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Exacerbated experimental arthritis in Wiskott-Aldrich syndrome protein deficiency: Modulatory role of regulatory B cells

Type of publication Peer-reviewed
Publikationsform Original article (peer-reviewed)
Author Bouma Gerben, Carter Natalie A., Recher Mike, Malinova Dessislava, Adriani Marsilio, Notarangelo Luigi D., Burns Siobhan O., Mauri Claudia, Thrasher Adrian J.,
Project Analysis of RAG-dependent immunodeficiency and autoimmunity
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Original article (peer-reviewed)

Journal EUROPEAN JOURNAL OF IMMUNOLOGY
Volume (Issue) 44(9)
Page(s) 2692 - 2702
Title of proceedings EUROPEAN JOURNAL OF IMMUNOLOGY
DOI 10.1002/eji.201344245

Abstract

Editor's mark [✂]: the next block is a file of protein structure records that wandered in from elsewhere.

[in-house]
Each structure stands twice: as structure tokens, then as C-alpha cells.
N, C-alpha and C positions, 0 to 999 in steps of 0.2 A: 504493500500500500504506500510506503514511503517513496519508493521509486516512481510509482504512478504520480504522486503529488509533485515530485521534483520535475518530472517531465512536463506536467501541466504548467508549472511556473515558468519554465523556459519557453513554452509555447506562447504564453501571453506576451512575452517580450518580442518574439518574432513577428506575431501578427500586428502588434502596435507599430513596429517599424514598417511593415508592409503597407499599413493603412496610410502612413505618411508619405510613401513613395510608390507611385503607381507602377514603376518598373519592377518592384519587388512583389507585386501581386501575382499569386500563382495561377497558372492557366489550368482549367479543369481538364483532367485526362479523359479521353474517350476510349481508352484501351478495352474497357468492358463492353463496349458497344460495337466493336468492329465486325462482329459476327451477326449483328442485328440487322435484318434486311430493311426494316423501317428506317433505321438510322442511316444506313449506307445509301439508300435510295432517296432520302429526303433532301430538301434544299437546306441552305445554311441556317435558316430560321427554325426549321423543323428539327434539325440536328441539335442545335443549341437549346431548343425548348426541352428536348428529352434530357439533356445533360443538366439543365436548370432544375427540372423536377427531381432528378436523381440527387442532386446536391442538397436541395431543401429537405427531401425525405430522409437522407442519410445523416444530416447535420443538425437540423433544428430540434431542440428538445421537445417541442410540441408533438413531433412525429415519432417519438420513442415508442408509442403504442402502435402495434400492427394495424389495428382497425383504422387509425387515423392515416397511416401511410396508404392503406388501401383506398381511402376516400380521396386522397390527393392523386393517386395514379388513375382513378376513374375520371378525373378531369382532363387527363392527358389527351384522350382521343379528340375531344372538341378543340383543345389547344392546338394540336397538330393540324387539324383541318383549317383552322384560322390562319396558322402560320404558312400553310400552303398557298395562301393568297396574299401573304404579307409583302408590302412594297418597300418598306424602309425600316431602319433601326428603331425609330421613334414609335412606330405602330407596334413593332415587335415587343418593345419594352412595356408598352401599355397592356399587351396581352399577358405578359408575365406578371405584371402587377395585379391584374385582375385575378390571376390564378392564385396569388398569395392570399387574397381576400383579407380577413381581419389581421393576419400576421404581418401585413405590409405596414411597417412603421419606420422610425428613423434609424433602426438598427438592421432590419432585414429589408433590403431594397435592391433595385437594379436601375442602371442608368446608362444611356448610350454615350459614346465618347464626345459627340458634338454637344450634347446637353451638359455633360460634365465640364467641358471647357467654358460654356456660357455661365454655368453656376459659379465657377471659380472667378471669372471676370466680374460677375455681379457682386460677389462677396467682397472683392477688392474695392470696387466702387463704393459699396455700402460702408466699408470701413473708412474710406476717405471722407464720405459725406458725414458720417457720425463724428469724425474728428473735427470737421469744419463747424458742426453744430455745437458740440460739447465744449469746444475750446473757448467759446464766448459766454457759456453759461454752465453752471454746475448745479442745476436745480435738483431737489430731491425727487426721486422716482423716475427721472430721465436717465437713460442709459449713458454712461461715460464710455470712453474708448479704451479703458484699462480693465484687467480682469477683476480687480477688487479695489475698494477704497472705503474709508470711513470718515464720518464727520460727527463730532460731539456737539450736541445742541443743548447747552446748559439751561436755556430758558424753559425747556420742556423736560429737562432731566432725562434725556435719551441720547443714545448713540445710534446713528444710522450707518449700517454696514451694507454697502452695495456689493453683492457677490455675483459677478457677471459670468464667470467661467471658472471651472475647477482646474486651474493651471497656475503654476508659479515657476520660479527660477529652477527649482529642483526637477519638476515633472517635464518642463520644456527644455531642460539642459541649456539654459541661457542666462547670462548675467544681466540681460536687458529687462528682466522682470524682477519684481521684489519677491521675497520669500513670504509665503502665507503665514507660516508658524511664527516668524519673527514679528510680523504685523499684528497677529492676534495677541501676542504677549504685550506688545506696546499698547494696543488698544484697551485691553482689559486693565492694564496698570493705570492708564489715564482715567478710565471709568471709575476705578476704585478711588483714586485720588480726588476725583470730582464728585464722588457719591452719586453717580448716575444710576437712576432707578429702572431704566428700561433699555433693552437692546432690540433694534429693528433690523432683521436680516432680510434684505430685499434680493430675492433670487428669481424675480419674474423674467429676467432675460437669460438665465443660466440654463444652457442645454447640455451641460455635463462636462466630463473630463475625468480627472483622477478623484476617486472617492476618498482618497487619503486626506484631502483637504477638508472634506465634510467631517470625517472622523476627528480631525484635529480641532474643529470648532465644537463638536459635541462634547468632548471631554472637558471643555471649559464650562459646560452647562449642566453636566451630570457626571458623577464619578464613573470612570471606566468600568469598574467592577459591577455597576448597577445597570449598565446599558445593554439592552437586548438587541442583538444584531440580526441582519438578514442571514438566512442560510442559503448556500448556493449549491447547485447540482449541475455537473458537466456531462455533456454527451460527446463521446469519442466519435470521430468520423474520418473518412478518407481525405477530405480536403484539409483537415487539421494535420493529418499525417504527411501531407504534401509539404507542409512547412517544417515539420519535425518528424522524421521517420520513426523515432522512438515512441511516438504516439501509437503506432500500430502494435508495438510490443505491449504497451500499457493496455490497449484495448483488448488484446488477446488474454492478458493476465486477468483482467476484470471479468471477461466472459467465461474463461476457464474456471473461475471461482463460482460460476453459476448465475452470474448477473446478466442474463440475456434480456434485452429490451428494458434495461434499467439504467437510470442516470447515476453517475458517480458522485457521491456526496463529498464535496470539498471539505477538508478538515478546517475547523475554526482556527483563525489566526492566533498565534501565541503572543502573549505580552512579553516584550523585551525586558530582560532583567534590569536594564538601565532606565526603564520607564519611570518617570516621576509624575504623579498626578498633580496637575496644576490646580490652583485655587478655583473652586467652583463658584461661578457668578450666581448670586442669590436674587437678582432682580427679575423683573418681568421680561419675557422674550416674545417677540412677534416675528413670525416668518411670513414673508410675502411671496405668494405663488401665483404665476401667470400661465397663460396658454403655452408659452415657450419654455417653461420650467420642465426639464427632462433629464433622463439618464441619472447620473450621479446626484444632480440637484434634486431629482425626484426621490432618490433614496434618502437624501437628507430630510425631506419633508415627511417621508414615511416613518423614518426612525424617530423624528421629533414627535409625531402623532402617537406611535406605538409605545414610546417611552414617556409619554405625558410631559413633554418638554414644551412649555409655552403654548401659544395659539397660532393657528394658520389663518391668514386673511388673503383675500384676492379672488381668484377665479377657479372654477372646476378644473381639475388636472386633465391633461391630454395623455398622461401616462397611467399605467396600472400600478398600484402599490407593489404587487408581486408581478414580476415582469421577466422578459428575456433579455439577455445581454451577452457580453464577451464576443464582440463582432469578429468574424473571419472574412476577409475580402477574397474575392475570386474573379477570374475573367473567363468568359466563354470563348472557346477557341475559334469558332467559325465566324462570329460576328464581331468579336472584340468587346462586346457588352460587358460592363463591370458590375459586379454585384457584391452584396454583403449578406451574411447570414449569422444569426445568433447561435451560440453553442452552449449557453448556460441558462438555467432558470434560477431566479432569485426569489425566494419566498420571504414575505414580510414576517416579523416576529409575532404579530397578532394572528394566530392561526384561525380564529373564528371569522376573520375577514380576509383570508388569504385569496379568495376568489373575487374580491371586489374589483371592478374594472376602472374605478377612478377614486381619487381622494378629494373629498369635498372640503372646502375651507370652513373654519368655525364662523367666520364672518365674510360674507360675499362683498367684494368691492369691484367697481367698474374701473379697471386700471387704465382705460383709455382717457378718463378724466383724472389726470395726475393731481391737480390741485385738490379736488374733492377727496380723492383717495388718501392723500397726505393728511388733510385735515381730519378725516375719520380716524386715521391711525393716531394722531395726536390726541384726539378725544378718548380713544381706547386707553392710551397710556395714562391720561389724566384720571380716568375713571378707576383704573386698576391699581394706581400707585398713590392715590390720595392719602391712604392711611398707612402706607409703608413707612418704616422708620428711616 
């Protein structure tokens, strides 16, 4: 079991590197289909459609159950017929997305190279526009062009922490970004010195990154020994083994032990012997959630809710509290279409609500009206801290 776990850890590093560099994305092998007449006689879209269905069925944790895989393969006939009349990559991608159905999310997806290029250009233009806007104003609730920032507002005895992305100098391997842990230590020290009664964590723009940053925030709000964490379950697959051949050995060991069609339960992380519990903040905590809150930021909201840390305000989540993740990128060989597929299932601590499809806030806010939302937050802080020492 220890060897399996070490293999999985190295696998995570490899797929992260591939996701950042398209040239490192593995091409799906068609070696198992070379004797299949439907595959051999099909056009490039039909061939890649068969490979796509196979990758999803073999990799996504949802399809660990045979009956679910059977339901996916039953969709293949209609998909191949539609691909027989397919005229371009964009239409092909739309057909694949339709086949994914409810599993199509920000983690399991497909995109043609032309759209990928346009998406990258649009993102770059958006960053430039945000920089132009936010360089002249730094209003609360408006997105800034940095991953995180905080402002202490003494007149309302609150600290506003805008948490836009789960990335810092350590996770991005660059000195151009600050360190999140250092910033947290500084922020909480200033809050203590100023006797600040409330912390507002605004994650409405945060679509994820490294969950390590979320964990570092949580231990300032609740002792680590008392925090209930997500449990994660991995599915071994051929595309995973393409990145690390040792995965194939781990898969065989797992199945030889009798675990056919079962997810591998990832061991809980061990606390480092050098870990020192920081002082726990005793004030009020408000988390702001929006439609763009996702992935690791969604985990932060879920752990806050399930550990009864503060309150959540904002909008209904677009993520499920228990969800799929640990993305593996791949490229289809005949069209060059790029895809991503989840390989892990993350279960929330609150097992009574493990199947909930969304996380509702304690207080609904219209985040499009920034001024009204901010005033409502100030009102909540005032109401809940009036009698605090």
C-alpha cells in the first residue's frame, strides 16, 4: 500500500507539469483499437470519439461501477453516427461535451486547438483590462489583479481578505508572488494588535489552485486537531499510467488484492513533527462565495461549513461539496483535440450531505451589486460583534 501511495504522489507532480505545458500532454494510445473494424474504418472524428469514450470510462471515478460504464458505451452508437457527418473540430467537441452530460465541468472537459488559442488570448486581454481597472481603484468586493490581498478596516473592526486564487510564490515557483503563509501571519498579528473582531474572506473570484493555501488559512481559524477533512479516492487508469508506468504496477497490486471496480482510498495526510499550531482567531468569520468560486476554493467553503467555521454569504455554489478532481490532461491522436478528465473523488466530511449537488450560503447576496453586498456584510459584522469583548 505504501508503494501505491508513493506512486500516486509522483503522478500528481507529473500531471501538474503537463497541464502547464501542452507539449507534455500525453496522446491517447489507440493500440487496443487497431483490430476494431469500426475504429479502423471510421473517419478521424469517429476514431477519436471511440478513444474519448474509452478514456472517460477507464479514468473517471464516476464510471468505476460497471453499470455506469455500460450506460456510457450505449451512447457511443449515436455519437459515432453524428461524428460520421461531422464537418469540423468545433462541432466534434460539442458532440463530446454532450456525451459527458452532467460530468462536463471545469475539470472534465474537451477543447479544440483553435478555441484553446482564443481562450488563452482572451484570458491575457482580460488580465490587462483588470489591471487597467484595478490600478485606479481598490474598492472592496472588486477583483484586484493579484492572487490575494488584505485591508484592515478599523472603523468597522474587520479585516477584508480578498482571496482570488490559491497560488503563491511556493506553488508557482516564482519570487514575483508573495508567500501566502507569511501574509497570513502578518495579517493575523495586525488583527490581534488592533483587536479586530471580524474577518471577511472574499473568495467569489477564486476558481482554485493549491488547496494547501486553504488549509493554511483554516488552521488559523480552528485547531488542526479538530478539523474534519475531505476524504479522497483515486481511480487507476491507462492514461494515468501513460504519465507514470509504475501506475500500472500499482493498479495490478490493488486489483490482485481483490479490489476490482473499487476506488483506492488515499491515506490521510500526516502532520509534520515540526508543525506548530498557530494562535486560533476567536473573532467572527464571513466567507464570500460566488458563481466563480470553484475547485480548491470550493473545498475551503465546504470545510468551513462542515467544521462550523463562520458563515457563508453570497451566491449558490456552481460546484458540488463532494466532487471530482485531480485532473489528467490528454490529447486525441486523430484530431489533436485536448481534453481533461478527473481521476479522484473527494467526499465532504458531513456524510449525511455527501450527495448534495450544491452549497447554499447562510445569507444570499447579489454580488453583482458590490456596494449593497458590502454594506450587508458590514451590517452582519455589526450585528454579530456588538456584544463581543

Patients deficient in the cytoskeletal regulator Wiskott-Aldrich syndrome protein (WASp) are predisposed to varied autoimmunity, suggesting it has an important controlling role in participating cells. IL-10-producing regulatory B (Breg) cells are emerging as important mediators of immunosuppressive activity. In experimental, antigen-induced arthritis WASp-deficient (WASp knockout [WAS KO]) mice developed exacerbated disease associated with decreased Breg cells and regulatory T (Treg) cells, but increased Th17 cells in knee-draining LNs. Arthritic WAS KO mice showed increased serum levels of B-cell-activating factor, while their B cells were unresponsive in terms of B-cell-activating factor induced survival and IL-10 production. Adoptive transfer of WT Breg cells ameliorated arthritis in WAS KO recipients and restored a normal balance of Treg and Th17 cells. Mice with B-cell-restricted WASp deficiency, however, did not develop exacerbated arthritis, despite exhibiting reduced Breg- and Treg-cell numbers during active disease, and Th17 cells were not increased over equivalent WT levels. These findings support a contributory role for defective Breg cells in the development of WAS-related autoimmunity, but demonstrate that functional competence in other regulatory populations can be compensatory. A properly regulated cytoskeleton is therefore important for normal Breg-cell activity and complementation of defects in this lineage is likely to have important therapeutic benefits.
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